Norman Dilworth

b. 1931

Born in 1931 in Wigan, Norman Dilworth showed an early interest in mathematics, but was discouraged by a school prefect, and decided to pursue a career in art. He studied at Wigan School of Art (1948-52), then at the Slade (1952-56), where he was attached to both the painting and sculpture departments, at the suggestion of William Coldstream. Visiting professors and lecturers included Henry Moore, Francis Bacon and Graham Sutherland. He was awarded the prestigious Henry Tonks Prize in 1955, and in the following year, he won the Sunday Times Drawing Prize. In his graduating year, he was awarded a French Government Scholarship, and so moved to Paris to continue his studies, where he befriended Giacometti. The strong, linear drawings that he had made in Paris soon hardened into painted sculptures, as he moved towards Constructivist Art. After living in England during the 1960s, and teaching at various colleges, Dilworth moved to Amsterdam in 1971, after a successful solo show was held at the Hague. By this time his work had moved towards the making of large, freestanding structures, often comprising intricate assemblages of steel rods, or of wood stained black. An example of the latter is Single Line, of 1976, a large-scale, latticed web of lines sculpted in wood, which was acquired by the Arts Council of Great Britain. Dilworth's association with Constructivist Art was highlighted in 1977, when he was one of seven artists invited to produce a print for the portfolio 'Rational Concepts', alongside Malcolm Hughes, Kenneth Martin and Jeffrey Steele. The portfolio was later purchased by the Tate in 1981. In 1980, Dilworth was invited to co-organise the seminal Pier + Ocean exhibition (the title of which was taken from a work by Mondrian) with Gerhard von Graevenitz at the Hayward Gallery, London. Featuring Carl Andre, John Baldesarri and Mario Merz, this exhibition explored the relationship between Constructivist Art and the international avant-garde movements of Land Art, Arte Povera, Minimalism and Conceptualism. This exhibition spawned two further shows, in Lodz (1981) and Munich (1982). This decade also saw a number of notable public and private commissions from across the Netherlands, for his sculpture and reliefs, many of them executed on a monumental scale.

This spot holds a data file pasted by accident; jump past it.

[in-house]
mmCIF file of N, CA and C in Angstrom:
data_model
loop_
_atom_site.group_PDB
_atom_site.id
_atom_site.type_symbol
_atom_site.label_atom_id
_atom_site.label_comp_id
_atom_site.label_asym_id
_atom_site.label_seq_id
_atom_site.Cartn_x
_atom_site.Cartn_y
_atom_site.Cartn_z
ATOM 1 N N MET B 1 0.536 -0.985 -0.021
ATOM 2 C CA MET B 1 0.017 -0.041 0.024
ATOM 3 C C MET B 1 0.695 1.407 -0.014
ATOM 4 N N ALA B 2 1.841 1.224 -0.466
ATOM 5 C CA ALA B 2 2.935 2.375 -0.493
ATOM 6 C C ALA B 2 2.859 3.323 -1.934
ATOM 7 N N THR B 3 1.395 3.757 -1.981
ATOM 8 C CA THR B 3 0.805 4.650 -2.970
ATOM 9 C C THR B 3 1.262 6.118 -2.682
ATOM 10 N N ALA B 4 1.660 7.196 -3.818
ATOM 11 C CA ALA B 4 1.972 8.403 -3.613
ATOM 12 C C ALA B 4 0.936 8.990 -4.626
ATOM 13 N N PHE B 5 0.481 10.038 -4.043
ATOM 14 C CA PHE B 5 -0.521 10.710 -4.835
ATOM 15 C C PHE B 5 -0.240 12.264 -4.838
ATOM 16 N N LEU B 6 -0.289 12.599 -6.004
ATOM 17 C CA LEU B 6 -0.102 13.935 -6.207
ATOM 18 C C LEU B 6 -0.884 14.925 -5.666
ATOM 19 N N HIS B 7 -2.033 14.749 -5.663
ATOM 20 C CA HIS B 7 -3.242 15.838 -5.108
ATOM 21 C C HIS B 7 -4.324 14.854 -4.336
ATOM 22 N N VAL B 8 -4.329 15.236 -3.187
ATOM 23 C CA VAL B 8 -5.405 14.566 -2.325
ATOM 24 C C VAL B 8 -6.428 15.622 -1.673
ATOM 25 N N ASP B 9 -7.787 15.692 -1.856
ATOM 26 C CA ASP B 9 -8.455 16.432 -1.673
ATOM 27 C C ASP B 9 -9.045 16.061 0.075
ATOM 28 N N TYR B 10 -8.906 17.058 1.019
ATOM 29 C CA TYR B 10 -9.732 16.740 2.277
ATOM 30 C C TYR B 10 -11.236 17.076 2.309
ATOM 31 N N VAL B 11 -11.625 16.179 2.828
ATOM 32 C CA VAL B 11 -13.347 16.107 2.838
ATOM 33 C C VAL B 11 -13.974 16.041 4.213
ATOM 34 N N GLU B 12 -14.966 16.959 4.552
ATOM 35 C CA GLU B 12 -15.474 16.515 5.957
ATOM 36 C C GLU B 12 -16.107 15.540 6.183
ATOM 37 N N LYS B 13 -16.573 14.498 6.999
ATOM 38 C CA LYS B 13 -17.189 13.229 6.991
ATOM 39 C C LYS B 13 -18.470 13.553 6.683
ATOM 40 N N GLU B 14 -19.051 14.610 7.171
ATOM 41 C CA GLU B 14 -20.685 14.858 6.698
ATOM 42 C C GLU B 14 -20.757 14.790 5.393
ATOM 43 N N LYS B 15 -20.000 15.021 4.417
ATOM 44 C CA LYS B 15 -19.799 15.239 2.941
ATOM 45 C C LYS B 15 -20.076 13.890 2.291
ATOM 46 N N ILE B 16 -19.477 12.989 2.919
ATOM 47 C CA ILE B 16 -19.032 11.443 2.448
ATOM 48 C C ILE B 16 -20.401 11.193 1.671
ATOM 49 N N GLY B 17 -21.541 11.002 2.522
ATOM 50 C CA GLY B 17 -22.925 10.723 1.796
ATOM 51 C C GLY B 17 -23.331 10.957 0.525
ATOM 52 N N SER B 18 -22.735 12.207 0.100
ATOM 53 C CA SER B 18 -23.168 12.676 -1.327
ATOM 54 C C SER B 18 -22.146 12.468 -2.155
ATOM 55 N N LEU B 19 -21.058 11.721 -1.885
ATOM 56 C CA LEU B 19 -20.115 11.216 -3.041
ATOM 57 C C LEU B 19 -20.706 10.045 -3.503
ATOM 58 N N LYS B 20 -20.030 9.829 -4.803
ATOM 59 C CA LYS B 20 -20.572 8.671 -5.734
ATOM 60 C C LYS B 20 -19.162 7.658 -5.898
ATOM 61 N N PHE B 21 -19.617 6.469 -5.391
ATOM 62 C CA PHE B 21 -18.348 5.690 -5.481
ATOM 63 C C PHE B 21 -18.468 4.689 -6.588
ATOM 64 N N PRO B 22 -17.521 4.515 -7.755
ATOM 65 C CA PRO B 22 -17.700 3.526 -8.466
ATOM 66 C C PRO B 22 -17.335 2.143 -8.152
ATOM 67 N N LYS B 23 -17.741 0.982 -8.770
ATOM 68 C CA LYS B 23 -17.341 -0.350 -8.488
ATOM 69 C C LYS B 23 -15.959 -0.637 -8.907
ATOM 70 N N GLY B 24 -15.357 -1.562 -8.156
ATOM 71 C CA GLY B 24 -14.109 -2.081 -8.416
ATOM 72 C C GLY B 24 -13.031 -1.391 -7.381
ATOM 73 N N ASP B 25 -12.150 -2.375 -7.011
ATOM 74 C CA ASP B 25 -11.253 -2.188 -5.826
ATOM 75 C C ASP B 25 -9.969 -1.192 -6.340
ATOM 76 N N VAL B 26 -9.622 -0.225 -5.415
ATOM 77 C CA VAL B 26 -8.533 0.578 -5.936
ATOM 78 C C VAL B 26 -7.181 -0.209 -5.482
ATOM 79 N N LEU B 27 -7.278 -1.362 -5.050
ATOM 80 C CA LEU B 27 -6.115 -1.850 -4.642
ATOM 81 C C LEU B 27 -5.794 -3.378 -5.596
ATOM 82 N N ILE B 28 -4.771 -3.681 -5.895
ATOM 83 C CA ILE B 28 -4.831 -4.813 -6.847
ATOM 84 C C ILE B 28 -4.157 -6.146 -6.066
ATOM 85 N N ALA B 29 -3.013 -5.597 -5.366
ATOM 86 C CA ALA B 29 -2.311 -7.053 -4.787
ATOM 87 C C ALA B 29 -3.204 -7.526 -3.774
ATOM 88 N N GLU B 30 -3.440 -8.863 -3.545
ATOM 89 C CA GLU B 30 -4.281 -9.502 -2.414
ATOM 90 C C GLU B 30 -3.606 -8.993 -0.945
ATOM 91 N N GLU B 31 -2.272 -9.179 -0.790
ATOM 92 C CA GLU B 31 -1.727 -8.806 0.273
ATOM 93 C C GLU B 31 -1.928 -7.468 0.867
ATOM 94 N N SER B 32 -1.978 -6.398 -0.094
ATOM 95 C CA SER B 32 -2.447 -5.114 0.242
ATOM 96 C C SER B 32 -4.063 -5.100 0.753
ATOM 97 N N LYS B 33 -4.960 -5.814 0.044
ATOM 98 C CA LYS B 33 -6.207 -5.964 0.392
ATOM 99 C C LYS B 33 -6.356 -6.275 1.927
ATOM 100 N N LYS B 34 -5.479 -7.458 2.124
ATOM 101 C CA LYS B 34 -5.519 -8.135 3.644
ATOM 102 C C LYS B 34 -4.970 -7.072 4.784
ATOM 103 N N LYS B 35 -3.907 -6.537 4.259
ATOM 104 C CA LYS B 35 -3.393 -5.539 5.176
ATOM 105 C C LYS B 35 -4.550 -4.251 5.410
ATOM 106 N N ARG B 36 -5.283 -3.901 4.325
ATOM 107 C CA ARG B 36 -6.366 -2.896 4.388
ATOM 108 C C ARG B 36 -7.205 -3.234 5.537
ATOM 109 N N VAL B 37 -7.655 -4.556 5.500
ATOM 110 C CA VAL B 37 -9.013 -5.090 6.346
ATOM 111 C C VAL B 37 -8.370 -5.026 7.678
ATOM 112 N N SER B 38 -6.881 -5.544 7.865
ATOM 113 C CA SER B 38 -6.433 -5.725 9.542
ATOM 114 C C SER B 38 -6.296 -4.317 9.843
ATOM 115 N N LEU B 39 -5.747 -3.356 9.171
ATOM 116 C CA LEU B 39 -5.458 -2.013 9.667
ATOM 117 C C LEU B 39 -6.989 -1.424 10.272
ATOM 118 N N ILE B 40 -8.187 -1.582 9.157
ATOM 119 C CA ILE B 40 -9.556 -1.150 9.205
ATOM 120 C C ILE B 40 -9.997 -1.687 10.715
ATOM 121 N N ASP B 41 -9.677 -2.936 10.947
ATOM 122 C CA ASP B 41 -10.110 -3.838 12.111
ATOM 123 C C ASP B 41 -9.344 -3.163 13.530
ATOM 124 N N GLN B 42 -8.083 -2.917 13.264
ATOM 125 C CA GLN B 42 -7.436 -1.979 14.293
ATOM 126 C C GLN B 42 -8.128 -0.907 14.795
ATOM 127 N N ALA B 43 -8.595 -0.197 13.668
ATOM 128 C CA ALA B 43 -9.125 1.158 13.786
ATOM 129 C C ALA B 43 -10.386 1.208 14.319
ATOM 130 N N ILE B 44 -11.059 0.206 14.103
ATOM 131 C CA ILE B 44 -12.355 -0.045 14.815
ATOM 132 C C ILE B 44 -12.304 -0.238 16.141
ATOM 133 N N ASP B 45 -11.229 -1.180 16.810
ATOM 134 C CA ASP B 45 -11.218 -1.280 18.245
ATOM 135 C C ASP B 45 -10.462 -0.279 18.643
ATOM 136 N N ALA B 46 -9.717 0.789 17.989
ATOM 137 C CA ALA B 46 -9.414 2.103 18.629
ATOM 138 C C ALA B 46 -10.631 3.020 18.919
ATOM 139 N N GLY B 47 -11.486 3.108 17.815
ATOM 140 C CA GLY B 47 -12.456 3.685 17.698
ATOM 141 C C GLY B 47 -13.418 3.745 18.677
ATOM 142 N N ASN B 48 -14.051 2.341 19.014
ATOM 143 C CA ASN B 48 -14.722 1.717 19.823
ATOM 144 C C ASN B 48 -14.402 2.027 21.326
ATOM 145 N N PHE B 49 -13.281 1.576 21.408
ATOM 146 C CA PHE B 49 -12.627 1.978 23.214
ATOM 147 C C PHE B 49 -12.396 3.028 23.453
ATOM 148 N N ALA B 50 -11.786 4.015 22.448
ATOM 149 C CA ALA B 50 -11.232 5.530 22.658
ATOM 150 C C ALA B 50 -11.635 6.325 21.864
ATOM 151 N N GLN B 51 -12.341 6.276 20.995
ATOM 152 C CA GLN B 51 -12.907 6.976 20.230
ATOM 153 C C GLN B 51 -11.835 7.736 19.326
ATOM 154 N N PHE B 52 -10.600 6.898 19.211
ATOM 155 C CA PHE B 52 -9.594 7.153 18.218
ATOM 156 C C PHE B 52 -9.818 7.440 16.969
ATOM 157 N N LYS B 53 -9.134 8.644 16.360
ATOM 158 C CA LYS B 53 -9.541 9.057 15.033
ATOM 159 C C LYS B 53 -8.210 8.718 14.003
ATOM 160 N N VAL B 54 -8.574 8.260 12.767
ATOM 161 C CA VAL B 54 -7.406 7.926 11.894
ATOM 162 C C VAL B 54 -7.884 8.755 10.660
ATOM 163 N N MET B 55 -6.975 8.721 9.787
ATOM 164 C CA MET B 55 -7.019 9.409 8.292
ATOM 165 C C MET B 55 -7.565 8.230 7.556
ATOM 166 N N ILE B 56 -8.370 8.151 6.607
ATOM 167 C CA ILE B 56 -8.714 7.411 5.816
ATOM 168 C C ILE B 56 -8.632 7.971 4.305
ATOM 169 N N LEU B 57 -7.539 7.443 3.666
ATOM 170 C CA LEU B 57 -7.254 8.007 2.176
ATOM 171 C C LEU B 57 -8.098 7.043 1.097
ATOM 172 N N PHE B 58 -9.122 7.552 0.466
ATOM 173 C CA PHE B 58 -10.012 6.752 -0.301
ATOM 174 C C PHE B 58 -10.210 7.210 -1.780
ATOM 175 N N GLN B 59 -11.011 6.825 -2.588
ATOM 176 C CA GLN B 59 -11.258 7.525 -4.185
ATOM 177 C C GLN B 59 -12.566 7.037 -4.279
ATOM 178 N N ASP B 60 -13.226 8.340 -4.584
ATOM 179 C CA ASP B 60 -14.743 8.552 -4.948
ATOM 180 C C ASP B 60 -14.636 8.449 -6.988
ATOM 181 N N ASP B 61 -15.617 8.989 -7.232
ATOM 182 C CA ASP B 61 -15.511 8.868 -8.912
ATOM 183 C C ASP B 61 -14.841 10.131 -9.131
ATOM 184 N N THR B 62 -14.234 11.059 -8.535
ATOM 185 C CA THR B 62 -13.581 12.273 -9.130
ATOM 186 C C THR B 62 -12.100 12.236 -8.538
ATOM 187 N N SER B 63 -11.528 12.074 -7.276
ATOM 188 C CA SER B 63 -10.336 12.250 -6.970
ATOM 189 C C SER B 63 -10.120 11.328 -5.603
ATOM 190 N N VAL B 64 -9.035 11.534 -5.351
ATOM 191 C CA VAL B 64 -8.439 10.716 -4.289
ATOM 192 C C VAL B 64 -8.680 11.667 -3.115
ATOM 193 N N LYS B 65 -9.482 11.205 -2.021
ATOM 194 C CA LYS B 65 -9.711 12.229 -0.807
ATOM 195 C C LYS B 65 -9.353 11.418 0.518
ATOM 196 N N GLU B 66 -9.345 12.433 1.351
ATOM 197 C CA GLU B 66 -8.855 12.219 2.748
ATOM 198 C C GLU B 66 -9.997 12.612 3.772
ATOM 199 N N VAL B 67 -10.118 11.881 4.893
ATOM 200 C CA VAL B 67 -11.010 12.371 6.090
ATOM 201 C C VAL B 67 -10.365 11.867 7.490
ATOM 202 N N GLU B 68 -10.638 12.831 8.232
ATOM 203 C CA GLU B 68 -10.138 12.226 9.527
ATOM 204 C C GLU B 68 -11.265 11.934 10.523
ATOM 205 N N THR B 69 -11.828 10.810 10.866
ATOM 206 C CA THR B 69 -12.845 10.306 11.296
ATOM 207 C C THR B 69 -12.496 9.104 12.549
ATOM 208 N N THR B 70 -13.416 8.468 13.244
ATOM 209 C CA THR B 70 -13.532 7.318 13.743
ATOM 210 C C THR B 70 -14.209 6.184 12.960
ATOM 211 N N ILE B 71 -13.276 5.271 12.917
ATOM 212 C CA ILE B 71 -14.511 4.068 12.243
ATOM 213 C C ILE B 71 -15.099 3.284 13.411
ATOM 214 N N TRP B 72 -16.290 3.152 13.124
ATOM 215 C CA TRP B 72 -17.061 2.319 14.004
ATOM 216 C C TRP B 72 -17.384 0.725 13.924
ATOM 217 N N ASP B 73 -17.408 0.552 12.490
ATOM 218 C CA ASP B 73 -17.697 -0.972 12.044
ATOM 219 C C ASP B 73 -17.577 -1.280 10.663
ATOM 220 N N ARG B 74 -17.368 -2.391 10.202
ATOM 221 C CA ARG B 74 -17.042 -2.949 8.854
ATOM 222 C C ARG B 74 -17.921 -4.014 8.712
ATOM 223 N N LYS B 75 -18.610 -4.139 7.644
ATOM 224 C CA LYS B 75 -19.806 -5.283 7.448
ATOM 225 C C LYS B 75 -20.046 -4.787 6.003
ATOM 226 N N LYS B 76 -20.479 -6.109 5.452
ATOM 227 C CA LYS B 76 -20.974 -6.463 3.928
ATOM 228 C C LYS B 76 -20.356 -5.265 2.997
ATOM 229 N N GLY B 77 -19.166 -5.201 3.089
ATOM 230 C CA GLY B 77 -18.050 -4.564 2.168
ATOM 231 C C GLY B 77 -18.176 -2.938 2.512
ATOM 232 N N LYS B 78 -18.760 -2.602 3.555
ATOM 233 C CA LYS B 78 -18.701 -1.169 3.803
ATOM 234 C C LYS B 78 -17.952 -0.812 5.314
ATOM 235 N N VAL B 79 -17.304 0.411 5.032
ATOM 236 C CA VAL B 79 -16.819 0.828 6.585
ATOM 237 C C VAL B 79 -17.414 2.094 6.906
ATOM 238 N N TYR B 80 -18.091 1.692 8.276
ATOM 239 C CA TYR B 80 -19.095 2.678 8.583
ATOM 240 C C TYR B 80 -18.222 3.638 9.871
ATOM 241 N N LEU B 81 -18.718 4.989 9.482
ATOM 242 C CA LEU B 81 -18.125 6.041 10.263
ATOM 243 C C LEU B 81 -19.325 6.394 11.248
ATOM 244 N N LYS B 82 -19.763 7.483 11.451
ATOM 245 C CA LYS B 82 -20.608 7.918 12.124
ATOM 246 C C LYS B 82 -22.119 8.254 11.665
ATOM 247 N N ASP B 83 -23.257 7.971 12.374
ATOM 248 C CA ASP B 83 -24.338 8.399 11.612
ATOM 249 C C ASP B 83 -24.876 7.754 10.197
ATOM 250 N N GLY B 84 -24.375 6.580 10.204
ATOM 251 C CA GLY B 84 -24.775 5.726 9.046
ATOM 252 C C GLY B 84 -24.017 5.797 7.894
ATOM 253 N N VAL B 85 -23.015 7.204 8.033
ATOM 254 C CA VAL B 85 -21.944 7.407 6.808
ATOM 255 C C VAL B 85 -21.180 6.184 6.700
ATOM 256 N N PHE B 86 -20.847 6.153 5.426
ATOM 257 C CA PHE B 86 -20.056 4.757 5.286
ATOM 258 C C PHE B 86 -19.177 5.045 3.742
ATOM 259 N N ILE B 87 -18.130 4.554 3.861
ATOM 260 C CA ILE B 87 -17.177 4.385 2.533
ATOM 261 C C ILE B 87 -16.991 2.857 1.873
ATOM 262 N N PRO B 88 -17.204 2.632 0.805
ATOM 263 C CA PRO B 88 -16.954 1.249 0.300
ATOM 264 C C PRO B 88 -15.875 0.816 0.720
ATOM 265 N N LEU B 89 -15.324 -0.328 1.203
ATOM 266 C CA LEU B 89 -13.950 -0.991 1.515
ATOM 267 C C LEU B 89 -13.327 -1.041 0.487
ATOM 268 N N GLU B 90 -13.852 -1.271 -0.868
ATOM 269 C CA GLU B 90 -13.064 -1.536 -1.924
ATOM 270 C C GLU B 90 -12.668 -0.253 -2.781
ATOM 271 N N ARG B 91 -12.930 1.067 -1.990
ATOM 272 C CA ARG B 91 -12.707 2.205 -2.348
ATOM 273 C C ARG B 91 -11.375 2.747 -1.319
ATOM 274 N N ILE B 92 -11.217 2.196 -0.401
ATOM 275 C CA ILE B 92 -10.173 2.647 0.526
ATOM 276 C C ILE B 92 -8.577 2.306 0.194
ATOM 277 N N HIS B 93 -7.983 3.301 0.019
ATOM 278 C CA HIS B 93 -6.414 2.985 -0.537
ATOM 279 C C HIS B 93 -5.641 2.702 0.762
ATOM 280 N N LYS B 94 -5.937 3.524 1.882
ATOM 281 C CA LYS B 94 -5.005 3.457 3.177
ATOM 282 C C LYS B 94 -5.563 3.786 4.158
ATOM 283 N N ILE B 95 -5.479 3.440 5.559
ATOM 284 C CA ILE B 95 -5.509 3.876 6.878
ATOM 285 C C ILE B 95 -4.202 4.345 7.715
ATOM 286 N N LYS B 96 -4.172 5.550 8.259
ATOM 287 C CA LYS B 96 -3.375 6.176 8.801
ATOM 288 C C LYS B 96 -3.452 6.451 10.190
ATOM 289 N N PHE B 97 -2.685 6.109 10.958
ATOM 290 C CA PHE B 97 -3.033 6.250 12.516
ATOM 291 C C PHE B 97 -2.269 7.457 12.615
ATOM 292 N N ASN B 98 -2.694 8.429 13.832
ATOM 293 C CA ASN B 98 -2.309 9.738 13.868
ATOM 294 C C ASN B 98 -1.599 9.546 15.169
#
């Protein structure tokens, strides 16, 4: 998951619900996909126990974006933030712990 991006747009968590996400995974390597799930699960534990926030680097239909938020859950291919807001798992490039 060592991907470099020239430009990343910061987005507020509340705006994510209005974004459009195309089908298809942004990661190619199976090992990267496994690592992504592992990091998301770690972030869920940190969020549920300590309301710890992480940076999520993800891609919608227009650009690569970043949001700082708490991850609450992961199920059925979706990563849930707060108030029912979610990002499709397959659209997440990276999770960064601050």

In 2002 Dilworth moved from Amsterdam to Lille, prompting the Stedelijk Museum in Amsterdam to stage a farewell exhibition for the artist. In 2005 he was given a solo show at Musée des Beaux Arts, Calais, followed by a retrospective at Musée Matisse, Le Cateau Cambrésis. His first Redfern show was held in 2017. Most recently, in 2019, Dilworth was awarded the prestigious Peter C Ruppert Prize for Concrete Art in Europe, and in so doing, became the first British artist to win the prize since its inception in 2008; previous recipients include the French artist François Morellet and the Hungarian Dora Maurer.

Read moreRead less

Norman Dilworth

Please inform me about available works, news and exhibitions.

In order to respond to your enquiry, we will process the personal data you have supplied in accordance with our privacy policy (available on request). You can unsubscribe or change your preferences at any time by clicking the link in our emails.